On the use of computational fluid dynamics for predicting natural displacement ventilation flows through a large enclosure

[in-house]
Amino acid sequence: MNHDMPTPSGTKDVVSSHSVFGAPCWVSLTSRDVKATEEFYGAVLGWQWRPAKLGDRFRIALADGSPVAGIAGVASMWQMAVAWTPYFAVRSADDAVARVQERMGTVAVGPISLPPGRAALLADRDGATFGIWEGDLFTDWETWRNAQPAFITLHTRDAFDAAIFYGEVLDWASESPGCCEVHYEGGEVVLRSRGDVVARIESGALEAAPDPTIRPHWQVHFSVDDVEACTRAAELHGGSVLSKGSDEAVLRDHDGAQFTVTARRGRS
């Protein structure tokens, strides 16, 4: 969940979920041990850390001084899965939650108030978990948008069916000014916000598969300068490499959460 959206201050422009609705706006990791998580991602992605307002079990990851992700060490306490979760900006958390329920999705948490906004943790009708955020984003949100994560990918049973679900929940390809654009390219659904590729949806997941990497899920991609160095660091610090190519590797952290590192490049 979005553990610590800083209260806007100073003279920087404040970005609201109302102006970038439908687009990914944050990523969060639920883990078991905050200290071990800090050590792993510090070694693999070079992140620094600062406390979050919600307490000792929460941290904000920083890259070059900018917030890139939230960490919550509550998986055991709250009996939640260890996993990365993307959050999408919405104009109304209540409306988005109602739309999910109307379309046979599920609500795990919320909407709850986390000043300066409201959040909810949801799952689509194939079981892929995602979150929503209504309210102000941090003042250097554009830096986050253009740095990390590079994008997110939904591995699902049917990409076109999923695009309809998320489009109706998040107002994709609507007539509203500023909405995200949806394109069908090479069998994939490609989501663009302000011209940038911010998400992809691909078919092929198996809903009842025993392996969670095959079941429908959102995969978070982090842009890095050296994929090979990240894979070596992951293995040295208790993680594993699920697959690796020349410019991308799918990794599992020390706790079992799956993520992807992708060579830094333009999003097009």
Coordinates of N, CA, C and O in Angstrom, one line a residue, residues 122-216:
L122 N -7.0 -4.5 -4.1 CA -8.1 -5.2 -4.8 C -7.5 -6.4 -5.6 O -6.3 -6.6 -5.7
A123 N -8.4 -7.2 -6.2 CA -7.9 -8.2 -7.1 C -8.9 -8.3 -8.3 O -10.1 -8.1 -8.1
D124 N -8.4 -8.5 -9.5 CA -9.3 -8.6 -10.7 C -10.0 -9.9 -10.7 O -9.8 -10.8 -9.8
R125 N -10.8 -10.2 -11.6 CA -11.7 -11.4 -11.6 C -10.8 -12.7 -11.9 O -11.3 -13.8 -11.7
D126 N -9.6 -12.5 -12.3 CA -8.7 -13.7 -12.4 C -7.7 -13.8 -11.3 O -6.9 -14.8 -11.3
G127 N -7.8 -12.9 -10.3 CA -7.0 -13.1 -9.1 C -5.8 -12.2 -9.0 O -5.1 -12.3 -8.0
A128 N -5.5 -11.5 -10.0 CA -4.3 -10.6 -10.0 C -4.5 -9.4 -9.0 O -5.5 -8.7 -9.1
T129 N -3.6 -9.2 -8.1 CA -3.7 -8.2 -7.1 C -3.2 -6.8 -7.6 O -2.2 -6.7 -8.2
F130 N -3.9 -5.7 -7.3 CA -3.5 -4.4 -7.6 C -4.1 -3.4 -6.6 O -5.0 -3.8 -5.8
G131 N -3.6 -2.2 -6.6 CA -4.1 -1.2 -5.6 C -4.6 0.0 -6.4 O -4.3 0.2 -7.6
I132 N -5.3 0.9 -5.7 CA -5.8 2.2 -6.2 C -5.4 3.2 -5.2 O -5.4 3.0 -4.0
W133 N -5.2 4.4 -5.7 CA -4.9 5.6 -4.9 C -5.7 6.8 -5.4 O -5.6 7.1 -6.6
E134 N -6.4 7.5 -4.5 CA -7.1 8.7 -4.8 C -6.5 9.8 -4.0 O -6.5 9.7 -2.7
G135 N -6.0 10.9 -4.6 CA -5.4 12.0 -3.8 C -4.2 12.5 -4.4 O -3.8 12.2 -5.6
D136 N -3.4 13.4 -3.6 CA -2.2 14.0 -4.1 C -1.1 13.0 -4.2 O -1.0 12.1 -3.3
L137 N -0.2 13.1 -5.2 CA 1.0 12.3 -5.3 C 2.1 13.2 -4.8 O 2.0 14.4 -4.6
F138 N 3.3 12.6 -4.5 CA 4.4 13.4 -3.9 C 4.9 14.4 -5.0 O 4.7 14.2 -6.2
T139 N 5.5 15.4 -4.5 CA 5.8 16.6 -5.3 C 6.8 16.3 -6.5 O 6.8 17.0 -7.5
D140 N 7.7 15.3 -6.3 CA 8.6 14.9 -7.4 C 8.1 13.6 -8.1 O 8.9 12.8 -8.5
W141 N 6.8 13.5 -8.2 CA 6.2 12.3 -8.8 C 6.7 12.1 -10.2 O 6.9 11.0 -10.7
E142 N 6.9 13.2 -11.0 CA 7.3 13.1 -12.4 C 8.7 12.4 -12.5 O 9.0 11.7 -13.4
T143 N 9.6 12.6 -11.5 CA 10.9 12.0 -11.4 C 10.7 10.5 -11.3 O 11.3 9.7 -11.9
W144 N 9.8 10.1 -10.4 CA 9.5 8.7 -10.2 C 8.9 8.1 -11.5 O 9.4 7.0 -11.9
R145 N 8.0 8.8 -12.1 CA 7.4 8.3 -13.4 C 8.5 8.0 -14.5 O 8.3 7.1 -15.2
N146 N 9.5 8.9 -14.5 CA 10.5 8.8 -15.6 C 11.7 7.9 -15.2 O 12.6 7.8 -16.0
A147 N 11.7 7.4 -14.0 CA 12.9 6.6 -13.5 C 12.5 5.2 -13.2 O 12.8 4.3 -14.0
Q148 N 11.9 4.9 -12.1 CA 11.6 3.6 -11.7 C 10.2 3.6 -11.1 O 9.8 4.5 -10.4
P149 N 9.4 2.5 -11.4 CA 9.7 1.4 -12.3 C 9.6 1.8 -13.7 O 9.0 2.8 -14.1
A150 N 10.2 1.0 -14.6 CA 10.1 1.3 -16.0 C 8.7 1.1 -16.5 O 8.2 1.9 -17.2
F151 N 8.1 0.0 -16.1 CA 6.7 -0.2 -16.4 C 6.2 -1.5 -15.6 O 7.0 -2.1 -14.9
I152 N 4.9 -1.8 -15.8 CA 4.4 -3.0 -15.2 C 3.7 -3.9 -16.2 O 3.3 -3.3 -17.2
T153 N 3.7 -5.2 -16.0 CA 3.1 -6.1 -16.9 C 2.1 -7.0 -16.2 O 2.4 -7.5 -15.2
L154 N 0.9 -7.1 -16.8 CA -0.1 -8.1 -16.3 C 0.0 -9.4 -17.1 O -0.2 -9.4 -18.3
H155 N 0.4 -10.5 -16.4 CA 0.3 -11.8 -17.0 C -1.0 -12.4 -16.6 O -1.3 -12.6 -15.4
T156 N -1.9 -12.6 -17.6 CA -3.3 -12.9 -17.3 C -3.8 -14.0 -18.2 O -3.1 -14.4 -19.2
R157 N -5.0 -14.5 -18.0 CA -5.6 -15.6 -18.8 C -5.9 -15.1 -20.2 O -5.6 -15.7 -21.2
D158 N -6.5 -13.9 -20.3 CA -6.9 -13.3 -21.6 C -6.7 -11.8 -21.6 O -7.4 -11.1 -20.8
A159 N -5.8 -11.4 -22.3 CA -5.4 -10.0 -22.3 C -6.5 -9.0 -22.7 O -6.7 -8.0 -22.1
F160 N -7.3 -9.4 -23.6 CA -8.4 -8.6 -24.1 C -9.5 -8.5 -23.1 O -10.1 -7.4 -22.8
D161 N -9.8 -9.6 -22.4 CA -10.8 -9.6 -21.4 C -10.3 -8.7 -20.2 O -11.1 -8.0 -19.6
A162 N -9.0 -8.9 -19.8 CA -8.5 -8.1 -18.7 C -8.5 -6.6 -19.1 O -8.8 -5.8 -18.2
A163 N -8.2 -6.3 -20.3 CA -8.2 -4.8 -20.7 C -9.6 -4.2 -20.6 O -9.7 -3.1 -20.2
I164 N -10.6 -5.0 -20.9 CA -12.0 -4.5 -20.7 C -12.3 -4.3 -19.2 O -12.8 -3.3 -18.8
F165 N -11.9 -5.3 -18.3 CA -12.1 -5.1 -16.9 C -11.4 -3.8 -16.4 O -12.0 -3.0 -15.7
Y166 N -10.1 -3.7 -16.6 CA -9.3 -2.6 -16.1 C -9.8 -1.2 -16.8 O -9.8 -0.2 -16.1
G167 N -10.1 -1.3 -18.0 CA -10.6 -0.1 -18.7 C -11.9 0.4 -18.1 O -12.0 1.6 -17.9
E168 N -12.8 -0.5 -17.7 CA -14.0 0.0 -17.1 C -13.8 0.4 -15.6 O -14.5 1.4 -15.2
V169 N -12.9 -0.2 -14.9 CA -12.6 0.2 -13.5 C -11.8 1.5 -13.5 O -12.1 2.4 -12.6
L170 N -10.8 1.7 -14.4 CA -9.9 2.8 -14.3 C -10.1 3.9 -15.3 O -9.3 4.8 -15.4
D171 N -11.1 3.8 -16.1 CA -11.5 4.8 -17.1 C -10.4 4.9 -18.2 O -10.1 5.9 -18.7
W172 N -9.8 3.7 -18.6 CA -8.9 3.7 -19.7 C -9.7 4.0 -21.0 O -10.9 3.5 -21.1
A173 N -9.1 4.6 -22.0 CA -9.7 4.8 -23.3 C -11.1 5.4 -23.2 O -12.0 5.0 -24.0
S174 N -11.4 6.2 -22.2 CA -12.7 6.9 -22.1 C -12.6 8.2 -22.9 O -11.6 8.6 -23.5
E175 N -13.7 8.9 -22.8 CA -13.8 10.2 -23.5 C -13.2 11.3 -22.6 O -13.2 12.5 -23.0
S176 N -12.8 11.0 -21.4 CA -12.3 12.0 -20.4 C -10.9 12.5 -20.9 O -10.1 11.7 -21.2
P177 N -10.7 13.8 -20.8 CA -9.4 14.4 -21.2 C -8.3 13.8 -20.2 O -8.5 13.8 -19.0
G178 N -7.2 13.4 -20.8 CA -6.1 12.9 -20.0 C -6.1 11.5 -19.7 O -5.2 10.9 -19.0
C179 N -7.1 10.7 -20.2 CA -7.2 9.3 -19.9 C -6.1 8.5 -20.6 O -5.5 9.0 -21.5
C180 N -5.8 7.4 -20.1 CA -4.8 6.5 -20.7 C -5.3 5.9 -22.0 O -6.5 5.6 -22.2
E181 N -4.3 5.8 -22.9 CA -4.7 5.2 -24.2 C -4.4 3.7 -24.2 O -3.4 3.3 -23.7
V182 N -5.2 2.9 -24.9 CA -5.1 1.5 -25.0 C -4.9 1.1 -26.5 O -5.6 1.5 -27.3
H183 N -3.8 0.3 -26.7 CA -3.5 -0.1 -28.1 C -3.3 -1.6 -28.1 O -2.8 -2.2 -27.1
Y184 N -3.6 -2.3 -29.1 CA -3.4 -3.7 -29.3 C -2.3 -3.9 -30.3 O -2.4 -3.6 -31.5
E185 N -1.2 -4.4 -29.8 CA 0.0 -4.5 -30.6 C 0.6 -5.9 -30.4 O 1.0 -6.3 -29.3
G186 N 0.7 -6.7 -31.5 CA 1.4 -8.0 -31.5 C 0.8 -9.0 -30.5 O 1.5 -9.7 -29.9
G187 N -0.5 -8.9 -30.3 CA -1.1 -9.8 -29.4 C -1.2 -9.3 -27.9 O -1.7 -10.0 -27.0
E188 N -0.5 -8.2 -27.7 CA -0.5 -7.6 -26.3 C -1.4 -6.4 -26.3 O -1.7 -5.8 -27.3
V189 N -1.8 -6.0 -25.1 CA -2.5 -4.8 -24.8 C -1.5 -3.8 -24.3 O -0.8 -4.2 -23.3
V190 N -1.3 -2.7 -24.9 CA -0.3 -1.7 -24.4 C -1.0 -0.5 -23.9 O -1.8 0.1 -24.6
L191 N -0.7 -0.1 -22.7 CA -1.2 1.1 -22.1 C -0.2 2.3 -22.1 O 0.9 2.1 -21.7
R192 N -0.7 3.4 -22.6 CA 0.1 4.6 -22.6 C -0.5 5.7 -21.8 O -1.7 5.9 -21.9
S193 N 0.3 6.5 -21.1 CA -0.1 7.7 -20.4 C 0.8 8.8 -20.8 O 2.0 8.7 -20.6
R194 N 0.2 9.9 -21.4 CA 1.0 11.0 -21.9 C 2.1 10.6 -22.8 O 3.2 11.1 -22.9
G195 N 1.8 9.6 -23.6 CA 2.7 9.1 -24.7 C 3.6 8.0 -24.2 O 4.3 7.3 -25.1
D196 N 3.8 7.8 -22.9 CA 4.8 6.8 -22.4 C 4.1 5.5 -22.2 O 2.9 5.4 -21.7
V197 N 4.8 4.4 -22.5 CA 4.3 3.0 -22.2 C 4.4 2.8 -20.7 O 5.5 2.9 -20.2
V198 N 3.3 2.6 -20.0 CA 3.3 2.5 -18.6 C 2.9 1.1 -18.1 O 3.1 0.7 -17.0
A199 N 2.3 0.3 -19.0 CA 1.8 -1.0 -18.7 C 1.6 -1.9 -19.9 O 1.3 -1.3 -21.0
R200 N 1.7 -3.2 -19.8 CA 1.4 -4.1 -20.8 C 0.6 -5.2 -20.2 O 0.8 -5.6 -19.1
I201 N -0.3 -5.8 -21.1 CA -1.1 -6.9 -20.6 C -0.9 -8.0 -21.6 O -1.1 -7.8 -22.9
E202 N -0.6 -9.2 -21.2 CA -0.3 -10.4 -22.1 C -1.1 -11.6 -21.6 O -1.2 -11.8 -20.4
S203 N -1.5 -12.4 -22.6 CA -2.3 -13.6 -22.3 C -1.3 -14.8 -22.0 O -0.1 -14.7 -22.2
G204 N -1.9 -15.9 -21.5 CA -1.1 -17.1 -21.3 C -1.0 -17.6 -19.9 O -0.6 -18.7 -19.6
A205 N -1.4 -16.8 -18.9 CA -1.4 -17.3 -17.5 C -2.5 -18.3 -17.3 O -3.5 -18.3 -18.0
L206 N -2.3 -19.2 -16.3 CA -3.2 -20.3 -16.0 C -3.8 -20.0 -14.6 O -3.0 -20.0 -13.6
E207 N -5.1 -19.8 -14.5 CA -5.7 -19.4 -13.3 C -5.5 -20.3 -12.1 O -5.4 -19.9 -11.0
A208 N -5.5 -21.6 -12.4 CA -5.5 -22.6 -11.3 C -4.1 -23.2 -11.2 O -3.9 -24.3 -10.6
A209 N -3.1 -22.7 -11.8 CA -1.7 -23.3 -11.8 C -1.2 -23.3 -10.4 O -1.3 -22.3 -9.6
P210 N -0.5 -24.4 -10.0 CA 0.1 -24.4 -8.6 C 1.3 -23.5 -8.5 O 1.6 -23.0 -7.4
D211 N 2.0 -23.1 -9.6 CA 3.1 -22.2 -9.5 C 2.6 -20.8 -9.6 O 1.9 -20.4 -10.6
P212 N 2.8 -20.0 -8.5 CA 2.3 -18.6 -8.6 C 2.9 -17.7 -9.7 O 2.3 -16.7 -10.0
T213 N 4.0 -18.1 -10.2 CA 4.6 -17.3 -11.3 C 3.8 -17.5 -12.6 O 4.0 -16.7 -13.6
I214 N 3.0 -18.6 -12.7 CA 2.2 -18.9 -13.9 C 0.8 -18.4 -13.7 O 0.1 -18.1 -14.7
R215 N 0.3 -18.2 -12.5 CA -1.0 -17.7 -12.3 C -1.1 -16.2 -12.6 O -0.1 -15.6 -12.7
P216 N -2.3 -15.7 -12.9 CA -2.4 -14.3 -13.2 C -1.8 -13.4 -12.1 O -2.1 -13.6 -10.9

One of the major barriers to the adoption of passive engineering strategies in buildings, such as the provision for ventilation by natural means, is the limitation of the predictive techniques currently available for their design. At present there are three generic predictive methods for buoyancy-drivenn atural ventilation flows: simple analyticalm odelling,e xperimentawl ater-baseds cale-modetle stinga nd computational fluid dynamics( CFD). In addition,t here is a shortageo f experimentadl ata from real buildingsf or the validationo f such predictivem ethods. This work was concerned with current and emerging methods for predicting buoyancy-driven natural displacement ventilation flows within buildings. There were two main objectives for this research; to conduct a thorough experimental study on the natural ventilation flow through a full-scale enclosure representative of a real building with air as the fluid medium in order to provide benchmark data for model validation and to use this benchmark data to identify the preferred method for predicting detailed airflow patterns and thermal stratification for natural displacement ventilation flows within buildings. A single benchmark case that has received much attention in the past 15 years was identified for the experimental program: the natural displacement ventilation flow through an enclosure with low-level and high-level openings, driven by a point source of buoyancy at floor level. A simple mathematical model was proposed to describe this flow, which was validated experimentally using the small-scale water-based salt-bath technique (Linden et. al., 1990). More recently, another small-scale water-based technique has been developed and used to verify the mathematical models (Chen et. al., 2001). The simple models have also been validated numerically using the CFD approach (Cook, 1998). Despite the widespread interest in this class of ventilation flow, there had not yet been any experimental validation work reported to the authors knowledge using a full-scale air-based enclosure. To address this, a full-scale air-enclosure was constructed as part of this work and the natural displacement ventilation flow through the space investigated for a number of heat sources and for a range of opening configurations. In particular, the temperature stratification established within the enclosure and the displacement flow rates through the space were monitored and are presented. The rate of heat transfer through the walls of the enclosure and the surface temperatures of the walls were not recorded. In terms of its geometrical size, the full-scale experimental enclosure was representative of an occupied space within a real building. Due to budgetary constraints, however, it was constructed from chipboard sheet material rather than more traditional building materials, so that the thermal properties of the walls were not necessarily representative of a real building. Nonetheless, the experimental data presented does form a valuable set of benchmark data for a natural ly-d riven ventilation flow with air as the fluid medium that does not suffer from geometrical scaling problems. It was found that the simple analytical models that have been proposed to date and the water-based scale-modelling do not compare favourably with the data from the experimental study. It is thought that this is because the analytical models and the water-based scale-models effectively assume that the only significant transport mechanism within the space is convection, so that the mechanisms of diffusion and thermal radiation are neglected. Realistic predictions for this type of ventilation flow can be achieved using the CFD technique, which is not affected by scaling restrictions and can be easily extended to model additional physical processes including turbulent transport and thermal radiative transfer. This approach does, however, require further development before it can be used routinely, particularly with respect to the prediction of rates of heat transfer at solid walls. Reasonable agreement with the experimental benchmark data from the full-scale enclosure was observed only when the thermal radiation model was incorporated within the CFD-model. Improved agreement was observed when the radiation absorption characteristics of air due to the content of water vapour in the atmosphere were properly represented. The choice of which turbulence closure should be employed was found to be of secondary importance. It would, therefore, appear that thermal radiative transfer is an important transport mechanism within enclosures with air as the fluid medium. It is concluded that the CFD-technique has the potential to accurately predict the detailed airflow patterns and thermal stratification for buoyancy-driven natural ventilation flows within buildings where simpler analytical models or water-based experimental methods have limitations. A FV-radiation model should be incorporated into the CFD-model, and the absorption coefficient ic should be in the range 0.1 Orn" < ic< 0.1 5m". If possible, the rate of heat transfer at the walls of an enclosure should be prescribed in advance, as further work is required before this information can be realistically determined as part of a CIFID-simulation.